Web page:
Listen to the episode here, and subscribe to the rest of the podcast while you’re at it.
When I first heard of this movie, sometime last year, I couldn’t believe it. A sci-fi psychological thriller? Starring Rock Hudson? Why did no one tell me this existed? Finally I got my hands on it, and I’m happy to say it met my high expectations and then some. John Frankenheimer’s SECONDS tells the story of a middle-aged banker who is given the opportunity—or rather, gently coerced into the opportunity—of starting all over again. A mysterious company puts him under the knife, and he emerges as Rock Hudson, a painter living in Malibu, free from friends and family and obligation. But what should be a fairytale of course unfolds like a nightmare. The film’s style is consistently sinister and claustrophobic, from Saul Bass’s unnerving opening credits to striking cinematography that makes liberal use of distortion, odd angles, and close-ups. The tale’s biting critique of reinvention in the 60s feels extremely relevant, and not just because MAD MEN has revisited those themes decades later. As for Rock Hudson, he gives a phenomenal performance as a man who can’t quite reconcile who he is with the life he finds himself leading, a roll I can’t help thinking he understood. If only he had been in more films like this one. Hell, if only there were more films like this one.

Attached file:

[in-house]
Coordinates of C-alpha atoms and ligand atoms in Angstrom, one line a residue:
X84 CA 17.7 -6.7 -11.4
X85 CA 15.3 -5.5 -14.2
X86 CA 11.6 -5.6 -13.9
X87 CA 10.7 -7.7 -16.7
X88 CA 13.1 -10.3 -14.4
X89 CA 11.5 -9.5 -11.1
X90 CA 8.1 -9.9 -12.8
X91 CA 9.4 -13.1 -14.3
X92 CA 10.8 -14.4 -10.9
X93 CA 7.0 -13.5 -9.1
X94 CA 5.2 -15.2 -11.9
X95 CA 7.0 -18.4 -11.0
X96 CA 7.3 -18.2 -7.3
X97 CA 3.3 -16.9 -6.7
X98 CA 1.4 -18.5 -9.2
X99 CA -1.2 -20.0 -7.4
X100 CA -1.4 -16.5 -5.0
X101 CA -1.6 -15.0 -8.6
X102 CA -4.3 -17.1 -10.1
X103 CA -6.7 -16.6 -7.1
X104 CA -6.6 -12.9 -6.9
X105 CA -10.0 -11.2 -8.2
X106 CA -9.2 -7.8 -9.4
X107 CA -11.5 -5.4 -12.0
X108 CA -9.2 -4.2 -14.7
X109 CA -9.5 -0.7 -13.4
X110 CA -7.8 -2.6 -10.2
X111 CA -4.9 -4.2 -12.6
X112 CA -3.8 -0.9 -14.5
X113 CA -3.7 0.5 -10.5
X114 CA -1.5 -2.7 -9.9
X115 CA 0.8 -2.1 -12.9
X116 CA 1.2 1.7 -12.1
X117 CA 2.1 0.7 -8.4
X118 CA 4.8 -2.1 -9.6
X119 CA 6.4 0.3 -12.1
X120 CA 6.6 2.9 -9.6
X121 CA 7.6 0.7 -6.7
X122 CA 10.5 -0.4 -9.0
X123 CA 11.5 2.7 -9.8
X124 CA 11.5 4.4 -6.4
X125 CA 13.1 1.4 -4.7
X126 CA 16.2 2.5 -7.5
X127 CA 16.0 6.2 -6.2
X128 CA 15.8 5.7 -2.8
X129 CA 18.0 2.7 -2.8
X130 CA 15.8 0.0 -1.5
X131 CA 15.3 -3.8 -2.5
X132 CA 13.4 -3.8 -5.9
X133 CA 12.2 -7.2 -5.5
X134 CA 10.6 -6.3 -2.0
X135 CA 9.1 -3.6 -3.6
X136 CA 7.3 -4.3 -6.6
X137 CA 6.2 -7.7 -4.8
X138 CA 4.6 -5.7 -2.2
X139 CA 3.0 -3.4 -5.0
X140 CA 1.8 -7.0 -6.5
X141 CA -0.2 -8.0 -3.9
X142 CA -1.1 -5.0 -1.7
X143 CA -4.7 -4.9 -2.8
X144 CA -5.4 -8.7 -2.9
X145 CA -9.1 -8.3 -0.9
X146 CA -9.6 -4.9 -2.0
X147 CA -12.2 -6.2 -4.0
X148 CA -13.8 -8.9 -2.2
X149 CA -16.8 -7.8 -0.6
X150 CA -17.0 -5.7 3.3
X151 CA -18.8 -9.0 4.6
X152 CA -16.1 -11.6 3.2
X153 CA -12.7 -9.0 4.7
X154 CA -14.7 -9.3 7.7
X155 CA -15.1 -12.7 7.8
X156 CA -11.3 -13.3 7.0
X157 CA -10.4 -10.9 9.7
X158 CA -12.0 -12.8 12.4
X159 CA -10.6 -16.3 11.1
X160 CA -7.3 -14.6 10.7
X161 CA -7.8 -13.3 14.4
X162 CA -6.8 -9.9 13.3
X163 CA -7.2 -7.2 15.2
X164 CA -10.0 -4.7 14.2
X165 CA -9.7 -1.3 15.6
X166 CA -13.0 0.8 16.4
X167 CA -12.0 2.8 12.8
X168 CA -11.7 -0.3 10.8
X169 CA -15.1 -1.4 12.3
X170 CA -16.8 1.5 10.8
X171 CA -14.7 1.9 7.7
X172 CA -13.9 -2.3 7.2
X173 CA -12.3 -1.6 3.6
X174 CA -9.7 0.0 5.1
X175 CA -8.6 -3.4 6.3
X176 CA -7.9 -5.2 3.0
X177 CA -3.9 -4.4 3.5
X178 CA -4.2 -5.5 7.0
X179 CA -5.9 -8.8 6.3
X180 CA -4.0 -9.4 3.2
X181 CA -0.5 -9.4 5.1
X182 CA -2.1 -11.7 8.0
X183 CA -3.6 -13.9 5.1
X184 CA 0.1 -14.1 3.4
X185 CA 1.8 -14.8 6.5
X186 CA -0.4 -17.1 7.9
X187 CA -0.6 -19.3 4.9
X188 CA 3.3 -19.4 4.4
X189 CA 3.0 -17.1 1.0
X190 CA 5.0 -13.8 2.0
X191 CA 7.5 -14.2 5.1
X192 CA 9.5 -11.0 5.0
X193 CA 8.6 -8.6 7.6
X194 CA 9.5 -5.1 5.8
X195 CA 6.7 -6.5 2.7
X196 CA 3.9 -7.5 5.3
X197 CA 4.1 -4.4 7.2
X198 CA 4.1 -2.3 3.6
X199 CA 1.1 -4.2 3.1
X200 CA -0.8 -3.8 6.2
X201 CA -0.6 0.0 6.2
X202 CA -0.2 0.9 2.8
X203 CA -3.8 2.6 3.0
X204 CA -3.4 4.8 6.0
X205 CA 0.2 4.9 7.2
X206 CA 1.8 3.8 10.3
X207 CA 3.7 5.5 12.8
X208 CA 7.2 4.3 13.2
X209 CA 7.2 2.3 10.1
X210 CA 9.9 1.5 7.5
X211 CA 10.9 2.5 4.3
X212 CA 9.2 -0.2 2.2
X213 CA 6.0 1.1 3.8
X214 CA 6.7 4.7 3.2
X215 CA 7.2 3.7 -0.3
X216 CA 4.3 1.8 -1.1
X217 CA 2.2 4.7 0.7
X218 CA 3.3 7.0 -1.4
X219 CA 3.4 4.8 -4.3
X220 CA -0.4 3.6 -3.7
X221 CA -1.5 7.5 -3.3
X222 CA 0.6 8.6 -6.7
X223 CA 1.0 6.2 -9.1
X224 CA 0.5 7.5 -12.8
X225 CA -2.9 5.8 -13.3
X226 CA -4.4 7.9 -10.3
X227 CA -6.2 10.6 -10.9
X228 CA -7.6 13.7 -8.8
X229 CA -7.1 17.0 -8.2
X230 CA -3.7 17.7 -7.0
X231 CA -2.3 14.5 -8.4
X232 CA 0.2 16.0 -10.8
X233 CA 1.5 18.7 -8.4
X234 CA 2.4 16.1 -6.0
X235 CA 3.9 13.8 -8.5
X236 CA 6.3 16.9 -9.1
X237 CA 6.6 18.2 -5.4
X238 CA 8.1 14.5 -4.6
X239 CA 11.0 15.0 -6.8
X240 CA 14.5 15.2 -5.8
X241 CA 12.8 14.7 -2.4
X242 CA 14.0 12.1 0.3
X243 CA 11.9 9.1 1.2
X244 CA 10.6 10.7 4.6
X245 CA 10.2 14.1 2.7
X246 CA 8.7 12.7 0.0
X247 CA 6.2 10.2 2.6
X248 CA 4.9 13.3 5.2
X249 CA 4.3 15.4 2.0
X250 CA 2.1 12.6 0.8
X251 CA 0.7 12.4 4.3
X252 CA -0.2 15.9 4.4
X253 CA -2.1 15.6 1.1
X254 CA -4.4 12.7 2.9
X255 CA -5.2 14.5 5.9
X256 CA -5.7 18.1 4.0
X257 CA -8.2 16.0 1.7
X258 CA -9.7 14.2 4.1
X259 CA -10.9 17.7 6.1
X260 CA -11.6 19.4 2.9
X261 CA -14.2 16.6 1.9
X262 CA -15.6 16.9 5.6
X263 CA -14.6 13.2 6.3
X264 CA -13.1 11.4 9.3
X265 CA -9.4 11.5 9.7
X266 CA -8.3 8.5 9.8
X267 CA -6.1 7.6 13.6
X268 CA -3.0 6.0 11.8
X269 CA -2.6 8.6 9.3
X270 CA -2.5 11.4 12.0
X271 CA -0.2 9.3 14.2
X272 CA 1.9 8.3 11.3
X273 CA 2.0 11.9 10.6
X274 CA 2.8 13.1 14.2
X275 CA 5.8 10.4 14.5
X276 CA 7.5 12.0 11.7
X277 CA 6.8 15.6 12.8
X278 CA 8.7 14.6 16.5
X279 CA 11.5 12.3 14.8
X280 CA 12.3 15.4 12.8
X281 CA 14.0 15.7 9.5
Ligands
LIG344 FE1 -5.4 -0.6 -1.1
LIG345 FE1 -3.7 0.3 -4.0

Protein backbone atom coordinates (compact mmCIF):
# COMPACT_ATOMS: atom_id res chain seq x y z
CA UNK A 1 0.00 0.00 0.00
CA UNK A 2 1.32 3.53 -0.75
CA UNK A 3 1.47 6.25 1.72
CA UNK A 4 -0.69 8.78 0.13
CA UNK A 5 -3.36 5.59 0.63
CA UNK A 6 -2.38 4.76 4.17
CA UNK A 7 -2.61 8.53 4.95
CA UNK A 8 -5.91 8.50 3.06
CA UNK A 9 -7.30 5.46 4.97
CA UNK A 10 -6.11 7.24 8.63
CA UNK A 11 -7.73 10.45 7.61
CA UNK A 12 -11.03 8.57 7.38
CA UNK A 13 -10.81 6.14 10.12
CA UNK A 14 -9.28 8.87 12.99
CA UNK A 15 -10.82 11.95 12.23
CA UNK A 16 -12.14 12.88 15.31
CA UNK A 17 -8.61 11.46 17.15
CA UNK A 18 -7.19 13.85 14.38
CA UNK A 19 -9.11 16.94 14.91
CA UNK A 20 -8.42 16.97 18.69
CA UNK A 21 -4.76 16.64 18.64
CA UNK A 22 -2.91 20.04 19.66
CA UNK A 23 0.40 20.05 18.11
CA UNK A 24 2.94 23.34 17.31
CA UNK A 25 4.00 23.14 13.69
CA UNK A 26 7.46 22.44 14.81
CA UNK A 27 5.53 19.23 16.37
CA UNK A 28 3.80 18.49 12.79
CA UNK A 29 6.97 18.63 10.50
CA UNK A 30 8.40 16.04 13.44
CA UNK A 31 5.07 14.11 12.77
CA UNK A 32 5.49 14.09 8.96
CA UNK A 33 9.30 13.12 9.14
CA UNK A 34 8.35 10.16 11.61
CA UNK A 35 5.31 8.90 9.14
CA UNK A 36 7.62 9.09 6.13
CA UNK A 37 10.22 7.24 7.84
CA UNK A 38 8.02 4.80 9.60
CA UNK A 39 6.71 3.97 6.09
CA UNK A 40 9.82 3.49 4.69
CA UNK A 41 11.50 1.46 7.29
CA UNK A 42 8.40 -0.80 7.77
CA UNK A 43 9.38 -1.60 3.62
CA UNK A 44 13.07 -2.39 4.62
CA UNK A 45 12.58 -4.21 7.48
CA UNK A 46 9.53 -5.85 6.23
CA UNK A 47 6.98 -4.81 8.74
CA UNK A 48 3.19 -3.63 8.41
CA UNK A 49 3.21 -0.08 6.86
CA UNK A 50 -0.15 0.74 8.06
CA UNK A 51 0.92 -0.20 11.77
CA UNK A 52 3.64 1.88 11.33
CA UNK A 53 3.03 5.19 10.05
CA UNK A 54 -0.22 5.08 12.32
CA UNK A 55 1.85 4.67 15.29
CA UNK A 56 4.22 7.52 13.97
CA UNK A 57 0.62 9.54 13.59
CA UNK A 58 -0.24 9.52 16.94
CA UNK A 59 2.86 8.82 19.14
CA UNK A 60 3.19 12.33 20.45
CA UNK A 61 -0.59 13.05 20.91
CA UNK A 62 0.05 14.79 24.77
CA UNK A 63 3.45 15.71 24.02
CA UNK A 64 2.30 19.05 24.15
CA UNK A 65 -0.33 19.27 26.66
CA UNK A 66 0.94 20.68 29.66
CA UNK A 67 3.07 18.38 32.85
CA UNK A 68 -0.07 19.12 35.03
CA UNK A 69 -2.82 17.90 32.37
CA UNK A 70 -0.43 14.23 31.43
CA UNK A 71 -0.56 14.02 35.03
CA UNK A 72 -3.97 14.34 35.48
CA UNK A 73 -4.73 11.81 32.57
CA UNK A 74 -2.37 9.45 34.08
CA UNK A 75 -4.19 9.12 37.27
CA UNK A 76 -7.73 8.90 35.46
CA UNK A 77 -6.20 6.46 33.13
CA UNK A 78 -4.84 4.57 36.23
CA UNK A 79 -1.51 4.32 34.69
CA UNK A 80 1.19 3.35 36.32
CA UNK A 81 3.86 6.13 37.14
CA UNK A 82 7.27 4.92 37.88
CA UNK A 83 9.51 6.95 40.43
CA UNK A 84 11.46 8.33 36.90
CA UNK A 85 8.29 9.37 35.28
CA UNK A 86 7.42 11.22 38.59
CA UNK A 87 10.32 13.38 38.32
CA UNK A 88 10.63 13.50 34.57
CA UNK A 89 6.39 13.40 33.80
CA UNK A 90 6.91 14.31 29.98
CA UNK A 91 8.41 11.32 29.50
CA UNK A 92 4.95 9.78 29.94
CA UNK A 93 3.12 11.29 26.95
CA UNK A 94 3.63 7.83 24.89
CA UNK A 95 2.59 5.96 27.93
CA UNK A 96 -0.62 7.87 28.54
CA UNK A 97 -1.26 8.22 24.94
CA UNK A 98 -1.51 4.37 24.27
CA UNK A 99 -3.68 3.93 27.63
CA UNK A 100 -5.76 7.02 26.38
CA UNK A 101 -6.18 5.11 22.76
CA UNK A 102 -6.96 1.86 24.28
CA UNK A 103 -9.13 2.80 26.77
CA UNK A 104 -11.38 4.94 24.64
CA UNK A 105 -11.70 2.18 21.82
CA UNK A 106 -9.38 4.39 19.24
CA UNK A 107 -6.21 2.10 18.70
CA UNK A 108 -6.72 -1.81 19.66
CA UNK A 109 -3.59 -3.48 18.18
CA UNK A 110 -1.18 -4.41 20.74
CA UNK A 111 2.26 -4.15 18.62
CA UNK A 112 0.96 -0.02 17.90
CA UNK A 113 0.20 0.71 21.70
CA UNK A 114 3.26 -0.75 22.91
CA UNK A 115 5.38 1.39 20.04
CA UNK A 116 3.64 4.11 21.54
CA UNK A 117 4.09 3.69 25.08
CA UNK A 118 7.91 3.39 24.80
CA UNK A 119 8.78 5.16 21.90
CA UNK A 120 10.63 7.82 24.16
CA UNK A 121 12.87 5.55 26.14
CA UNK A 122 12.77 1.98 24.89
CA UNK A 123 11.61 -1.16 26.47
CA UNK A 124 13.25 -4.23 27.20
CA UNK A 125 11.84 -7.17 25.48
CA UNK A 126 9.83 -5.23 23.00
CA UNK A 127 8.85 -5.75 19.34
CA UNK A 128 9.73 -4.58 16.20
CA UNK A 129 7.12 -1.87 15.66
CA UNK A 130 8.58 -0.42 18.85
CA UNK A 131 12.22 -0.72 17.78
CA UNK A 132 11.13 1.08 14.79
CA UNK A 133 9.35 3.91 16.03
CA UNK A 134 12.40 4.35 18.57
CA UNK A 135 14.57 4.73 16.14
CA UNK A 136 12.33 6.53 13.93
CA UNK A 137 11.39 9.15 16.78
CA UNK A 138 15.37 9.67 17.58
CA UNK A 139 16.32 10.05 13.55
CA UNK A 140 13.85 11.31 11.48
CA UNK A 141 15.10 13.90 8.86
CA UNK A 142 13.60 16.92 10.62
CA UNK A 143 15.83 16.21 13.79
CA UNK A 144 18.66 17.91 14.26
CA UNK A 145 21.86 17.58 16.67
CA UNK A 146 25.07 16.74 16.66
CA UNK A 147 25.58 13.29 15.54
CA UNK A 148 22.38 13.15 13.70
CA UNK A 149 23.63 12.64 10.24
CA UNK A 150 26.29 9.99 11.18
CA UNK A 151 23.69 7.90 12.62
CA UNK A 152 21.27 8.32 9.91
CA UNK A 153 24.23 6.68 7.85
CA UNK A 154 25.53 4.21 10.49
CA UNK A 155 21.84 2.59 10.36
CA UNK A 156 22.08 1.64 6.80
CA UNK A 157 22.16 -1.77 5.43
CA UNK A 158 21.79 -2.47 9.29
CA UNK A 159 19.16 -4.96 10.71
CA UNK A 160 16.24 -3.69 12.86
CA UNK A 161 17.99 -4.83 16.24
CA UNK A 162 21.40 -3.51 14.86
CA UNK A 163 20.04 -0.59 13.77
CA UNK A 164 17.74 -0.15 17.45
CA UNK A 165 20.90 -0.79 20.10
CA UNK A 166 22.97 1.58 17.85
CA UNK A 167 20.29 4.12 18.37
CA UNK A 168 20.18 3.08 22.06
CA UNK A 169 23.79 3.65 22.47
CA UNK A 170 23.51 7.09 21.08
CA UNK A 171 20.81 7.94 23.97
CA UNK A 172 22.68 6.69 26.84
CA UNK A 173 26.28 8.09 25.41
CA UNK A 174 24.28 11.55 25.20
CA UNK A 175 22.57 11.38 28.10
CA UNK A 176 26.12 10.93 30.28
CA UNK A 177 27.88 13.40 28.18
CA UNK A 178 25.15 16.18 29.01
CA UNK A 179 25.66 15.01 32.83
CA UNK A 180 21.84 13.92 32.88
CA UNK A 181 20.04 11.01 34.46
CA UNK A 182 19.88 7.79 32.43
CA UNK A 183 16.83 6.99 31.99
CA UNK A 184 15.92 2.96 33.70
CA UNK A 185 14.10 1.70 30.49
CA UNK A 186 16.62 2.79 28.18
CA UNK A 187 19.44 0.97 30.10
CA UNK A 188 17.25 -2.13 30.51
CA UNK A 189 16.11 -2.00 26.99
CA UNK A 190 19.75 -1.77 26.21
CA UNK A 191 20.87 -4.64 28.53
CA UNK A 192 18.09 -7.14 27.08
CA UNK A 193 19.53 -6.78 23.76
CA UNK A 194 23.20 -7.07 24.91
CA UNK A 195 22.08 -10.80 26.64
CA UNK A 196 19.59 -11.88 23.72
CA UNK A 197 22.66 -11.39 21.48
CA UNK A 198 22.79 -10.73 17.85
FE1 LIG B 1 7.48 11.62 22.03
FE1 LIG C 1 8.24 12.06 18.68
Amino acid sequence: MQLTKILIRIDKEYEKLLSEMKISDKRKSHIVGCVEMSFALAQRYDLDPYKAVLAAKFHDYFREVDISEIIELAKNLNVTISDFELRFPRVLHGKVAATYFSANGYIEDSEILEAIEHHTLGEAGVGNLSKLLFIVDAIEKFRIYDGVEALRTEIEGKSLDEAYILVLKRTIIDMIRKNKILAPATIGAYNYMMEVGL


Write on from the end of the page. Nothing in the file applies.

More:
In 1968, the Monkees set out to make an art film, forgetting that they were not, strictly speaking, artists. The notorious commercial flop that followed was the final nail in the coffin of their careers, flummoxing their fans and ignored by everyone else. But it’s hard to reconcile all that tragedy with the pure joy that is HEAD. The film’s structure is a cyclical series of loosely connected vignettes, ranging from music videos to psychedelic dreams to anti-war satire to stoner sketch comedy. It’s hit-or-miss to be sure, but the overall effect is bizarre and fun. Even while the Monkees try to break away from their television personas, they just can’t help hamming it up for the camera. Those goofy performances may dampen the film’s artistic merit, but they are also what make it watchable 50 years later. And beneath the slapstick, there are some genuinely interesting cinematic experiments, and a still relevant commentary on pop culture and artifice. Basically, this is as entertaining as 60s counterculture filmmaking gets, and I’m so glad it exists despite what a bad idea it was at the time. Keep an eye out for cameos from Frank Zappa, Dennis Hopper, and the film’s coscreenwriter Jack Nicholson.